This is an updated version of a story that ran on November 5, 2018 which did not identify the school where the alleged assault took place.
NEW ROCHELLE, NY -- A George M. Davis Elementary School teacher has alleged she was sexually assaulted in her classroom. The incident occurred several weeks ago during the school day. Police were not called to the school and no charges were filed.
Talk of the Sound originally reported on the allegations on November 5th but withheld the name of the school at the request of the original source as an extra precaution to shield the identity of the victim. In light of a formal complaint filed by the F.U.S.E. Building Committee with the District-Wide SAVE Team of unreported incidents of violence in the school that source has since agreed to the disclosure of the school where the alleged sexual assault took place.
Multiple sources have confirmed that a female teacher made an immediate complaint to Principal Anthony Bambrola and F.U.S.E. Building Committee members after she said a male behavioral consultant, hired by Dara Joseph, Director of Special Education and Alternative Services, rubbed his hand up and down her spine and unsnapped the clasp of her bra.
The consultant, who is certified in Applied Behavior Analysis (ABA), claimed to be demonstrating a technique to calm an agitated child. Interviews with ABA experts and research by Talk of the Sound raise significant doubts as to whether rubbing a child’s spine is a recognized technique for calming a child in tantrum or meltdown. Some ABA-based techniques are used to address behaviors associated with autism and related spectrum disorders but many autistic children react negatively to light touching. Regardless, “demonstrating” any light touching technique on an unwilling adult would be inappropriate according to every ABA-expert contacted by Talk of the Sound. There is no technique that would explain unsnapping a clasp on a bra.
There are differing accounts of what took place next but one source says the initial reaction was that Bambrola sought guidance from central office officials who directed Bambrola to ignore the complaint and return the consultant to the classroom.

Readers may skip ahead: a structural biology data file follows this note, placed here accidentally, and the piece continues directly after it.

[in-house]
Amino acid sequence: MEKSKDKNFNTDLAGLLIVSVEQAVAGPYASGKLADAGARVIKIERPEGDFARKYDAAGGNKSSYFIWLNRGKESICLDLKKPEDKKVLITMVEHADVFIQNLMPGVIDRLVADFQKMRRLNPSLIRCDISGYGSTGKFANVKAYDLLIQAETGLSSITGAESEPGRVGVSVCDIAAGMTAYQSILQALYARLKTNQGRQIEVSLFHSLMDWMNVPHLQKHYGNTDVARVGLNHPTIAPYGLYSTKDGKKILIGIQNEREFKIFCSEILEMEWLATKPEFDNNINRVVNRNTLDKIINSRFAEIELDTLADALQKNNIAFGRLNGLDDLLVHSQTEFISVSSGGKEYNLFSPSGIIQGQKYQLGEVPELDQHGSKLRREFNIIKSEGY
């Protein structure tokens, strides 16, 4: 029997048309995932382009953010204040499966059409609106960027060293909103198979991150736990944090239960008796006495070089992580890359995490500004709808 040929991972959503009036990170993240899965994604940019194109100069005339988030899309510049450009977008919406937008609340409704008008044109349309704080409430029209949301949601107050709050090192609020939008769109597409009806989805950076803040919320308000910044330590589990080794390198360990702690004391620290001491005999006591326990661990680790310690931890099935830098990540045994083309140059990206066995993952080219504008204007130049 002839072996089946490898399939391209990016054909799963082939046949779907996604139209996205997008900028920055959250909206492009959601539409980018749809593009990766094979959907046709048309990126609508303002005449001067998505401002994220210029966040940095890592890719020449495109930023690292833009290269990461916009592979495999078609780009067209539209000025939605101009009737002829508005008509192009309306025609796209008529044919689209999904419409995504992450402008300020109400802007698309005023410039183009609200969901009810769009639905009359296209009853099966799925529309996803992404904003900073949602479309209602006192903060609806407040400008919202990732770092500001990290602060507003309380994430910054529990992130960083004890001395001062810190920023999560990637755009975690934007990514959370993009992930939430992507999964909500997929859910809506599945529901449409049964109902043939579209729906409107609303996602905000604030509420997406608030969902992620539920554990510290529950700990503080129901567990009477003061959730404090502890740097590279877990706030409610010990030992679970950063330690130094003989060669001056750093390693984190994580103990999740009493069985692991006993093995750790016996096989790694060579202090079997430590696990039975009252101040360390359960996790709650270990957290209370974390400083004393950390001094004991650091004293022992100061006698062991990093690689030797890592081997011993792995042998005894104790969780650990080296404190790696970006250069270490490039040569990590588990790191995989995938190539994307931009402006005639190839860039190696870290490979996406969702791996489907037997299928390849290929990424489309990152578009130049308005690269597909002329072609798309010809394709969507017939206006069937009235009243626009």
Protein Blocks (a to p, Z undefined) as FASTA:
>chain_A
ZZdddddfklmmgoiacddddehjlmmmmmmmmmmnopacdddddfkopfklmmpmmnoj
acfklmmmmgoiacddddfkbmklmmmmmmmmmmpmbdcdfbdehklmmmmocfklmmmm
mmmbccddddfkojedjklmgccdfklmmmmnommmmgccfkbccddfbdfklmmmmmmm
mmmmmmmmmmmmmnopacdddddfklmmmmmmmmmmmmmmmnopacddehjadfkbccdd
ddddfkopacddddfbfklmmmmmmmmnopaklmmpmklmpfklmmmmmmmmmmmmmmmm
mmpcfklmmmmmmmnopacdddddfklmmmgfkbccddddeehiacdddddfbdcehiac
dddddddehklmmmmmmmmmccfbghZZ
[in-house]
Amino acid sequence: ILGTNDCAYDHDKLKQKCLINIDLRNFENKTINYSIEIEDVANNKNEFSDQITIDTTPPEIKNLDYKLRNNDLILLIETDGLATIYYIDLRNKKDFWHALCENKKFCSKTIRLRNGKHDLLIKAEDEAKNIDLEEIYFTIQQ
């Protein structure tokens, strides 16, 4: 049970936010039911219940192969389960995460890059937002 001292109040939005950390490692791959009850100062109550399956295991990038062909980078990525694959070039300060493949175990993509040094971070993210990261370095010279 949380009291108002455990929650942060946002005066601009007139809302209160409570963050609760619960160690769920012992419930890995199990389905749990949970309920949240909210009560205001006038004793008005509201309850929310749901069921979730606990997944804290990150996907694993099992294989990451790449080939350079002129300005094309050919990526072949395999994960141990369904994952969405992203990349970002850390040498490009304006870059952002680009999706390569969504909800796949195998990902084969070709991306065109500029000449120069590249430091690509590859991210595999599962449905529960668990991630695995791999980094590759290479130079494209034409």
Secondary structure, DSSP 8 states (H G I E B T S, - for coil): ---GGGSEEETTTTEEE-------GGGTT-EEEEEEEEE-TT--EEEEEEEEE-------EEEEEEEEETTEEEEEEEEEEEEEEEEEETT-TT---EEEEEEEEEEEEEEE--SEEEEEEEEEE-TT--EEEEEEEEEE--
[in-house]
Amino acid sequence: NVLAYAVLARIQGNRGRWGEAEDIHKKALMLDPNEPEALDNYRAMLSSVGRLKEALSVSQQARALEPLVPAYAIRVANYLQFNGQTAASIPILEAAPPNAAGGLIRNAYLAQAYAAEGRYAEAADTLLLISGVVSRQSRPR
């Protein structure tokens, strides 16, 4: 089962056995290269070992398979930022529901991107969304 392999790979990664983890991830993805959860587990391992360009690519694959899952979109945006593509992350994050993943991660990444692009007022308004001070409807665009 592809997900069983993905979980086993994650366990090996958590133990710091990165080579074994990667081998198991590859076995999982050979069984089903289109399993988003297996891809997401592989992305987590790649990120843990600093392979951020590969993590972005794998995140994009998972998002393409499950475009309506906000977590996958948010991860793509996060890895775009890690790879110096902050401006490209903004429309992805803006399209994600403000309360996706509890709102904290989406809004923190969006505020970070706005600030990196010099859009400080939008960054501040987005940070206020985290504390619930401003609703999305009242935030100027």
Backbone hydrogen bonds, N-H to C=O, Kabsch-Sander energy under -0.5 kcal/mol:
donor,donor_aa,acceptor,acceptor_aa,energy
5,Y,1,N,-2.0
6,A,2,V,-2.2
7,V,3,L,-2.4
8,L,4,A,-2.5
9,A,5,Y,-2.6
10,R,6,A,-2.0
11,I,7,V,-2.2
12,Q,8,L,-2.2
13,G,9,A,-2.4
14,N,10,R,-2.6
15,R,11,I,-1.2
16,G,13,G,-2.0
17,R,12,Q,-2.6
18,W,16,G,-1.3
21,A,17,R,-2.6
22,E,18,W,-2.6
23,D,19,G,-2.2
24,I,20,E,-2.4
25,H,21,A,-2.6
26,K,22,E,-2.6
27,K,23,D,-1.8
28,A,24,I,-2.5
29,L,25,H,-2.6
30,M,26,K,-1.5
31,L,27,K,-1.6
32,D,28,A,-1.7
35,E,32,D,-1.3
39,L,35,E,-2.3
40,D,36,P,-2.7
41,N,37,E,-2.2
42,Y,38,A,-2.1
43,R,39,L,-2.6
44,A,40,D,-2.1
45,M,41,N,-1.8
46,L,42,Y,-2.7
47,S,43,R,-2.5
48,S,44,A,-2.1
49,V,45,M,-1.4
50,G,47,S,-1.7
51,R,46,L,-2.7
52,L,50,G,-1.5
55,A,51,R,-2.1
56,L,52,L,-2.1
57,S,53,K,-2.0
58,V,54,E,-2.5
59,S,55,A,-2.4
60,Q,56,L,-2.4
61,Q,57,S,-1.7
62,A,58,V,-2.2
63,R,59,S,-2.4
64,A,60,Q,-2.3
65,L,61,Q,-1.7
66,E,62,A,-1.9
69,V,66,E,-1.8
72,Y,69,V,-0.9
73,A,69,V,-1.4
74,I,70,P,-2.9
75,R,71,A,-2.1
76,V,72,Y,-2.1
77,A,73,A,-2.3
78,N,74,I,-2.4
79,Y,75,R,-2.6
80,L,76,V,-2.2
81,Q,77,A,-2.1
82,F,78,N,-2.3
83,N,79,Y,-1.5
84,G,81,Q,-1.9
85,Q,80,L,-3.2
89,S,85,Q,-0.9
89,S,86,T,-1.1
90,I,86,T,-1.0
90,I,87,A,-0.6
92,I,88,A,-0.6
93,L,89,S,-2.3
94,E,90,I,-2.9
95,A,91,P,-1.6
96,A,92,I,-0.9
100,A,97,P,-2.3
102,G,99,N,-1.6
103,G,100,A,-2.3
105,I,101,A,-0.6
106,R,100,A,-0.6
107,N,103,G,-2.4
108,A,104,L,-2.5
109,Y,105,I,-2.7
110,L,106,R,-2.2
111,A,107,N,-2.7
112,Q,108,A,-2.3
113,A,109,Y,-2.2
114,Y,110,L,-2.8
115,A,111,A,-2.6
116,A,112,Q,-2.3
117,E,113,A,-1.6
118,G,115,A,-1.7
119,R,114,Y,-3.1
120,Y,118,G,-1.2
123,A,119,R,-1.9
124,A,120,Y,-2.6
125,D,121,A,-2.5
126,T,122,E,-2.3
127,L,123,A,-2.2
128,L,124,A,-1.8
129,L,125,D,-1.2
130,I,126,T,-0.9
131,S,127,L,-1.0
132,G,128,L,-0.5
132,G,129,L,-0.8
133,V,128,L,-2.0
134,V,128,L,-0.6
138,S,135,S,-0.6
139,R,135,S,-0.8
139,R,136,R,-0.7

Bambrola reports to Dr. Magda Parvey.
Sources say the teacher was threatened with unspecified consequences if she did not return to the classroom with the consultant. The teacher did return to the classroom but continued to object to being forced to work with a man she alleged had sexually assaulted her.
Many of those familiar with the incident are puzzled how such an allegation was not treated more seriously, especially in the era of the #metoo movement, Harvey Weinstein, and the Christine Blasey Ford v. now-Justice Brett Kavanaugh hearing.
Multiple sources, including union officials, agree that a meeting subsequently took place in the small auditorium across from Bambrola’s office. After the meeting the consultant was told not to return to the school.
Talk of the Sound has additional details of the incident but as a policy does not disclose the identity of victims unless they come forward on their own. As no charges were filed with the police, Talk of the Sound is not identifying the alleged perpetrator at this time either.
Whether the consultant continues to work elsewhere in the District was not immediately clear.
Talk of the Sound is awaiting a response to a Freedom of Information request for contracts, invoices and payments involving the consultant, by name, and his consulting company. The consultant has operated out of offices in the area for more than 15 years. Talk of the Sound has also requested records that would demonstrate whether or not the consultant had a required fingerprint-based criminal background check before working in a classroom.
The account fits within the context of recent reports of out-of-control students at Davis school, the complaint filed with the SAVE Team and various confirmations by building leadership at a recent PTA Meeting.
The behavioral specialist was reportedly hired to assist teachers deal with out-of-control students.
The alleged incident raises a number of questions:
1. Were students in the classroom at the time of the alleged incident?
2. Were parents of children in that classroom or in that school notified of the alleged incident?
2. After the teacher made her allegation why were the police not immediately called to the school?
3. Did the consultant pass a required criminal background check?
4. Who hired the consultant?
5. Has the consultant been retained by the District and/or reassigned to another classroom?
6. Did the consultant work in other classrooms and did the District contact teachers in those classrooms to determine if similar incidents occurred?
7. Who at central office knew of the allegation and what actions did they take in response; in particular what was the role of Director of Special Education Dara Joseph, Human Resources Director Joseph Williams and Chief Academic Officer (and now Interim Superintendent) Dr. Magda Parvey.
8. Who, if anyone, instructed Bambrola to take no action and return the consultant to the classroom?
9. If instructed not to take action by central office officials, why did Bambrola follow those instructions over the objections of the teacher?
10. What role did F.U.S.E. play in protecting the interests of the teacher, a union member.
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